If you can't beat the heat ... Barring one finish-line scare, medical tent remains relatively quiet
DULUTH — Compared to last year, when 369 people visited the Grandma's Marathon medical tent, Saturday was a relative breeze — minus the breeze.
Dr. Ben Nelson, Grandma's medical director, said the number Saturday was 281. Nelson, then, was able to kick up his feet and relax, right?
"It didn't feel like that," he said. "The medical crew stayed busy enough. They weren't bored."
Heat-related illness was the main reason for attention.
The temperature was 60 degrees at the marathon start line in Two Harbors. And while it climbed into the low- to mid-70s on the course by afternoon, the larger concern was humidity — 88 percent when both Grandma's and the Garry Bjorklund Half Marathon went off.
Nelson said red flags, signifying high risk as determined by the American College of Sports Medicine's color-coded flag system, were on the verge of appearing. Well-timed cloud cover, though, repeatedly staved off oppressive heat. It was warm, even sticky at times, but "we never really got to the point of trouble," Nelson said.
In 2016, black flags (extremely high risk) came out near the end of the marathon. It never got past yellow (moderate) Saturday.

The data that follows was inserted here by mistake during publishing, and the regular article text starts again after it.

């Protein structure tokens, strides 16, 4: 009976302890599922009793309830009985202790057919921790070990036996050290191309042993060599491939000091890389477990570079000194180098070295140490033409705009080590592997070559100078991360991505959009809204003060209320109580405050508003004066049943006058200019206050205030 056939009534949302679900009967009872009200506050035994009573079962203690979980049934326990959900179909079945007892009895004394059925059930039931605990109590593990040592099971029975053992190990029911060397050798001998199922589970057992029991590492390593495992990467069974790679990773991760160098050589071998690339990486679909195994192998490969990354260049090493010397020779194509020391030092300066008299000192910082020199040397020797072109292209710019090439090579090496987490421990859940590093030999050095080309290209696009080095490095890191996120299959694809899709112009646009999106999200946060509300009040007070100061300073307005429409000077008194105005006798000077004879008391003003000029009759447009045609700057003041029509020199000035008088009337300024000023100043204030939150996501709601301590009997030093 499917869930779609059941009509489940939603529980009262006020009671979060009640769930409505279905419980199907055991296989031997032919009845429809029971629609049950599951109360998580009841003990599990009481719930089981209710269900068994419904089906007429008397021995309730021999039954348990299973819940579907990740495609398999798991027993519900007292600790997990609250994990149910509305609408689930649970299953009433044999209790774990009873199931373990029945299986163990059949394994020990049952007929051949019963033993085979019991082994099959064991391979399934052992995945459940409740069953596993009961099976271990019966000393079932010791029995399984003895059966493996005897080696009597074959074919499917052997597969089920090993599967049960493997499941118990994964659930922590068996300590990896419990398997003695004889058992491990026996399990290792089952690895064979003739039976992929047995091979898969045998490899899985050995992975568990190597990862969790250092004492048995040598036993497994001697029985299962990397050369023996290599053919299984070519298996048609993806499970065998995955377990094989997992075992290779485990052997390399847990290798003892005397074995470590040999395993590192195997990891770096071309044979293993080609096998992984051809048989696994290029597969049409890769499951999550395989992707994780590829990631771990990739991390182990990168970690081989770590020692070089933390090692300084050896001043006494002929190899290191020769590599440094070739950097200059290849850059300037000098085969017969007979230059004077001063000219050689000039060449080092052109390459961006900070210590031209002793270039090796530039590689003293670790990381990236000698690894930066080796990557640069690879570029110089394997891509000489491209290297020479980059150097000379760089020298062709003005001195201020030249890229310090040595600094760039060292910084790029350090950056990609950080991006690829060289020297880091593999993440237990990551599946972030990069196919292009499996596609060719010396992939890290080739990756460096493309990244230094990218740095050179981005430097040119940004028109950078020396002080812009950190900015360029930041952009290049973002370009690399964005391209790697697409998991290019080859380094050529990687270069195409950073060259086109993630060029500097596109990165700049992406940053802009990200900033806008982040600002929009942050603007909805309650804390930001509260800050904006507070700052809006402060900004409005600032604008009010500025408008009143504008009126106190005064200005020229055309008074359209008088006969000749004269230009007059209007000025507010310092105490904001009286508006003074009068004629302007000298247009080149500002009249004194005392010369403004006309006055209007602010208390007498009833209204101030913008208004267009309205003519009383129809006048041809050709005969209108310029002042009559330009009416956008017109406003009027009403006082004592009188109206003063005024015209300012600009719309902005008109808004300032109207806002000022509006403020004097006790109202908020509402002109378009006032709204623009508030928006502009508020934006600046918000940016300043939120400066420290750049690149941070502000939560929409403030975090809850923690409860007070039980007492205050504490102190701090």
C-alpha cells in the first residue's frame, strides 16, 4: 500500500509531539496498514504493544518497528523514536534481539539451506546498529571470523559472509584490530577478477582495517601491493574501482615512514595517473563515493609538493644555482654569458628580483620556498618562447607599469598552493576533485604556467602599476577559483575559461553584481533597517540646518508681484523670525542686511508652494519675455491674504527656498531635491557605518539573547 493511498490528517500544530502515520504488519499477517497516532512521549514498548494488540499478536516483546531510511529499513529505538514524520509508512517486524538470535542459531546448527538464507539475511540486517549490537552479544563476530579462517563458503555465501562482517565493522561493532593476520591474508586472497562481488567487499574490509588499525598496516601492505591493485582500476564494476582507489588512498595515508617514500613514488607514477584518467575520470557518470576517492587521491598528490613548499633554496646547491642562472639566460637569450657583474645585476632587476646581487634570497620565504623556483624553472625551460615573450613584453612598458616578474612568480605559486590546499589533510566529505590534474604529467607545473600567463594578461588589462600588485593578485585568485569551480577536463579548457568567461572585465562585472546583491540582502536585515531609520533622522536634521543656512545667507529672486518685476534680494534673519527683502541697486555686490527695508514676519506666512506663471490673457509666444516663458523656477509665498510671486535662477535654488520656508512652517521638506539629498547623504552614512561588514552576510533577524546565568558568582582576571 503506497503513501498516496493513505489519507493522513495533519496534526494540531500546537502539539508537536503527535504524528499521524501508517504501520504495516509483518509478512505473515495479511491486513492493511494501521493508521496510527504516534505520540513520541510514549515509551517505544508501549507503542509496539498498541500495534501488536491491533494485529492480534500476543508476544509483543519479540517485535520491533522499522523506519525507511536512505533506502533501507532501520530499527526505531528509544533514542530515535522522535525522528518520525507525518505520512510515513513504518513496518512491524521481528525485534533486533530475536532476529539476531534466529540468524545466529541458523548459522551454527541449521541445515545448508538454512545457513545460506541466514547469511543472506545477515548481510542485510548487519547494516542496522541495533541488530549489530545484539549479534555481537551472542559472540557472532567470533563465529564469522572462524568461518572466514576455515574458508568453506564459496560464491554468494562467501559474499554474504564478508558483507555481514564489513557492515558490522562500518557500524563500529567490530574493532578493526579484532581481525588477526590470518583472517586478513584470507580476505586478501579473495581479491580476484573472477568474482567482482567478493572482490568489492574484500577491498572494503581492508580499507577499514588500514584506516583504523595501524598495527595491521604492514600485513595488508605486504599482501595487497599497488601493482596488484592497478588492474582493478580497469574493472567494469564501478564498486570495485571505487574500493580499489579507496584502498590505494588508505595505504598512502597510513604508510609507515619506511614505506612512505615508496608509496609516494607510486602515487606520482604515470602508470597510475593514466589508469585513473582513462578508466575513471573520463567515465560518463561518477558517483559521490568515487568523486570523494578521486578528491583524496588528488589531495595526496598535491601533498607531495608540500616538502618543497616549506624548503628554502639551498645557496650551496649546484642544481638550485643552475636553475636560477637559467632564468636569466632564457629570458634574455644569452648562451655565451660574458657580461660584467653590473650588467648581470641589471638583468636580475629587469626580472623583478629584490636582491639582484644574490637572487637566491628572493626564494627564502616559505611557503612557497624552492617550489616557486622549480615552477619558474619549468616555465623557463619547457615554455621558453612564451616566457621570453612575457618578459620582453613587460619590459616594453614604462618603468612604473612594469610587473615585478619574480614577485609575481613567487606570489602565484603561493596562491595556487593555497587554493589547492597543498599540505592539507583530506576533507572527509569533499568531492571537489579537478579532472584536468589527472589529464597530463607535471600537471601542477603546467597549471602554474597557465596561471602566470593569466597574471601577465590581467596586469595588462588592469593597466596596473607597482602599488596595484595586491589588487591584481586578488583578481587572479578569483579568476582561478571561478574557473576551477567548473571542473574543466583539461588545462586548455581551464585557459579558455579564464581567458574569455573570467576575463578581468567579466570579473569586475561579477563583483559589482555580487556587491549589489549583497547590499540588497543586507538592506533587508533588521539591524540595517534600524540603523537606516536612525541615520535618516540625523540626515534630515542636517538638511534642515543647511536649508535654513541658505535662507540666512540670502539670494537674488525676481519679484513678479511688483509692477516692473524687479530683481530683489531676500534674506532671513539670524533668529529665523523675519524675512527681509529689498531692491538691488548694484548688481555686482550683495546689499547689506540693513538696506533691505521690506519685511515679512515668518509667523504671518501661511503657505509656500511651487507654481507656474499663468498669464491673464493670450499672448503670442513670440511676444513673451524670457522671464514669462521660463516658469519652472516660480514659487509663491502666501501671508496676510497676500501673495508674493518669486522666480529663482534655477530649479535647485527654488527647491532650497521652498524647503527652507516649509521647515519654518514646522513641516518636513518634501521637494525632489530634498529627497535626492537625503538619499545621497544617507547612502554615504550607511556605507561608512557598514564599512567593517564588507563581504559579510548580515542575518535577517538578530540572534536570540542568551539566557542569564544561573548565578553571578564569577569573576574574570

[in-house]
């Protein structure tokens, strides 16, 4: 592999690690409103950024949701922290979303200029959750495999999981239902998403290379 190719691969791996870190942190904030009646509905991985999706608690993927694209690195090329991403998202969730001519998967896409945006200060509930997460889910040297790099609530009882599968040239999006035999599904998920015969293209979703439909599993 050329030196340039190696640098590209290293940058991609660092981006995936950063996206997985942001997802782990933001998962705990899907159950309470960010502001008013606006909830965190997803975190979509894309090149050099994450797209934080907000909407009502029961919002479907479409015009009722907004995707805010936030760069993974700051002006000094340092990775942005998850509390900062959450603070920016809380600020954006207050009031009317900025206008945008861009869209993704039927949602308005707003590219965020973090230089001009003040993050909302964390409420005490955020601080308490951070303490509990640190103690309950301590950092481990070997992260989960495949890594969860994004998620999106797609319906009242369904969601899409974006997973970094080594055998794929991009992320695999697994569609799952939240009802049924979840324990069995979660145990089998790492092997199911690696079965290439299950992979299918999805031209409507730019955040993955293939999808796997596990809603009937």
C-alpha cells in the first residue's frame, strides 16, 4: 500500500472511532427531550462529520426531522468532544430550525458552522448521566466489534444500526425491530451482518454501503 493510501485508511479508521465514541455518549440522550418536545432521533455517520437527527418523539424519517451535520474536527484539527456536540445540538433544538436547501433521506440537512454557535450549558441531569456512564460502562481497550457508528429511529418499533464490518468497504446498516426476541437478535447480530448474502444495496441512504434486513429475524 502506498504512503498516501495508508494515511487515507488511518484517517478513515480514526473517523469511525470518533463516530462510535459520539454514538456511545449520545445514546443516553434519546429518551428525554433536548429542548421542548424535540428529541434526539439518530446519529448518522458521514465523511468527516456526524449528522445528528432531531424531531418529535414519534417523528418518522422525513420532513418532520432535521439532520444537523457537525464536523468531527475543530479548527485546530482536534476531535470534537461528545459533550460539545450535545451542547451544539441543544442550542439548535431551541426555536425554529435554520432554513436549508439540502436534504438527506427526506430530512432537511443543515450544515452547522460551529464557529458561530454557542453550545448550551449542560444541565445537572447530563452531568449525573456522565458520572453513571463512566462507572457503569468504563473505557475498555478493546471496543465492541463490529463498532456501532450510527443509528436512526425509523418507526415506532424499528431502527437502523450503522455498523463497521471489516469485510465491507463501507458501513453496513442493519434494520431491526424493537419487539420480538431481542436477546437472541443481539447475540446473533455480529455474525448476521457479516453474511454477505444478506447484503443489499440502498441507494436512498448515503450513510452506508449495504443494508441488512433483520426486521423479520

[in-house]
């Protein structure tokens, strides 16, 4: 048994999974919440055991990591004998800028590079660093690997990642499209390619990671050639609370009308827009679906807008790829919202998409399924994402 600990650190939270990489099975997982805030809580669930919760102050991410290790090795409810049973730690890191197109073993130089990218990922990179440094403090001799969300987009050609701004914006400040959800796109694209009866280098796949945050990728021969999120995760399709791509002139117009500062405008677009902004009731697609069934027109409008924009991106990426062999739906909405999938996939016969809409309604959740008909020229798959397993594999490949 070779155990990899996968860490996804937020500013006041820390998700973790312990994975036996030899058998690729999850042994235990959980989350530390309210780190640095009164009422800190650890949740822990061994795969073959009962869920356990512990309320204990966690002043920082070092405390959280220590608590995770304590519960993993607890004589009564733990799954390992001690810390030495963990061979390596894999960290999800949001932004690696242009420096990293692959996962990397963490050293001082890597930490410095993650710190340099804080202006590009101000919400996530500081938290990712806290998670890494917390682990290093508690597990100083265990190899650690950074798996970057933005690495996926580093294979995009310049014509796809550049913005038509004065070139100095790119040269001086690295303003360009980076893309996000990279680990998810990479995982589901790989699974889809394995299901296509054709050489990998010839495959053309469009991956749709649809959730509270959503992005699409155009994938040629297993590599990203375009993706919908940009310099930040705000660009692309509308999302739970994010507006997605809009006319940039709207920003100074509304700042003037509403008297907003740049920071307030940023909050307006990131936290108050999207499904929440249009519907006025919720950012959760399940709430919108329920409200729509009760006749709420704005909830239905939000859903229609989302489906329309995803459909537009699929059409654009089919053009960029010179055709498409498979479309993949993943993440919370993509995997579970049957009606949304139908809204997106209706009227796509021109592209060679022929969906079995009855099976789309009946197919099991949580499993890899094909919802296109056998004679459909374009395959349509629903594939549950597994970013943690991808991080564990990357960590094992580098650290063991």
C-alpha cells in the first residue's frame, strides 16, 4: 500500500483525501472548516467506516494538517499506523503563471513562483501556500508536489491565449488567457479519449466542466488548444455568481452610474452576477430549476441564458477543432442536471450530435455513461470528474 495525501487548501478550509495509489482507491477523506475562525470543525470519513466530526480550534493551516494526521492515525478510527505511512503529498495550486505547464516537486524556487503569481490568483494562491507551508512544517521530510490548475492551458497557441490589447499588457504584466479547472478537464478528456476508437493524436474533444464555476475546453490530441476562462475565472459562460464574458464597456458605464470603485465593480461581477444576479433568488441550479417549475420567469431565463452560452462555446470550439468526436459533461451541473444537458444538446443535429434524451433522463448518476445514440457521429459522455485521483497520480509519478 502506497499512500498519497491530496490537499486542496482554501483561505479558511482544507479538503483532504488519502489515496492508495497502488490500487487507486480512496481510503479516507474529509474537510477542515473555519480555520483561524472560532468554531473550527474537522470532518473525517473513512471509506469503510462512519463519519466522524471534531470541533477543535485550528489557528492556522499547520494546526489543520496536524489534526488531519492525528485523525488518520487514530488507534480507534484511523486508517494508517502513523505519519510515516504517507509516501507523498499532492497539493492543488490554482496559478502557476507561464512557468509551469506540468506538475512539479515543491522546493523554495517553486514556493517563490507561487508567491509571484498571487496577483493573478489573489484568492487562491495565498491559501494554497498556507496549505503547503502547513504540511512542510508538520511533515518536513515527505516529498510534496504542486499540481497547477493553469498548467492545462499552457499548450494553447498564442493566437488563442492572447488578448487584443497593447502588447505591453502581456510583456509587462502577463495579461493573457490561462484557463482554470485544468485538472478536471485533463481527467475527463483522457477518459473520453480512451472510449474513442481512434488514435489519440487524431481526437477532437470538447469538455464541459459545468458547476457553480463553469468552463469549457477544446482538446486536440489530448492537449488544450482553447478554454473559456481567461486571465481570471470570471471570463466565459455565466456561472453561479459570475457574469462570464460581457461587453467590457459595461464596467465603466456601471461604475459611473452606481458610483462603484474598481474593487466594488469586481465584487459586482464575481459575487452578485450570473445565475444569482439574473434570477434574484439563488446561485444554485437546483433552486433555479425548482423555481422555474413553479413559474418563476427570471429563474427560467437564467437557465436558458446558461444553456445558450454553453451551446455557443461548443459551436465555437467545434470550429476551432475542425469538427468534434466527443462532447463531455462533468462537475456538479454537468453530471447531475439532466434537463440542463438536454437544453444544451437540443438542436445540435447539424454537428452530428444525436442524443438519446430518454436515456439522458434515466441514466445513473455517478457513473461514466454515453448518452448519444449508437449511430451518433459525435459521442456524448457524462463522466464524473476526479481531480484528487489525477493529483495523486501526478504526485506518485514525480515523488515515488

In fact, the weather did an excellent job of straddling the sweet spot in which conditions are favorable for spectators and participants alike. Not hot, not cold, but comfortable. And no wind. That much was evident by looking at an eerily calm Lake Superior, mist riding the surface, as runners streamed along the North Shore. A brief downpour did arise early in the afternoon.
In Two Harbors, 6,689 started the marathon, with 6,436 finishing. A total of 8,727 registered. For the Bjorklund, there were 8,893 registrants, 7,336 starters and 7,332 finishers.
Tim Cernohous of Duluth was about 30 yards from the finish line when he went into cardiac arrest and collapsed on Canal Park Drive.
The 33-year-old was immediately tended to by another runner, and members of the Duluth Fire Department quickly responded. Cernohous didn't have a pulse. Chest compressions were administered, followed by use of a defibrillator, which showed that Cernohous' heart was in a rhythm that did not need to be shocked, according to Nelson.
Soon after the defibrillator, Cernohous sat up, revived.
And completed his Bjorklund half-marathon.
Medical personnel tried to talk him out of it, but Cernohous said he was too close. He had to get across.
"He wanted to finish the race," Nelson said. "He insisted he was fine. I've never seen anything like that."
Nelson said about one in 50,000 marathoners experience cardiac arrest.
Cernohous' time was 1 hour, 51 minutes and 47 seconds. He went directly to the medical tent, and from there was transported to Essentia Health-St. Mary's Medical Center. Cernohous was in stable condition Saturday evening.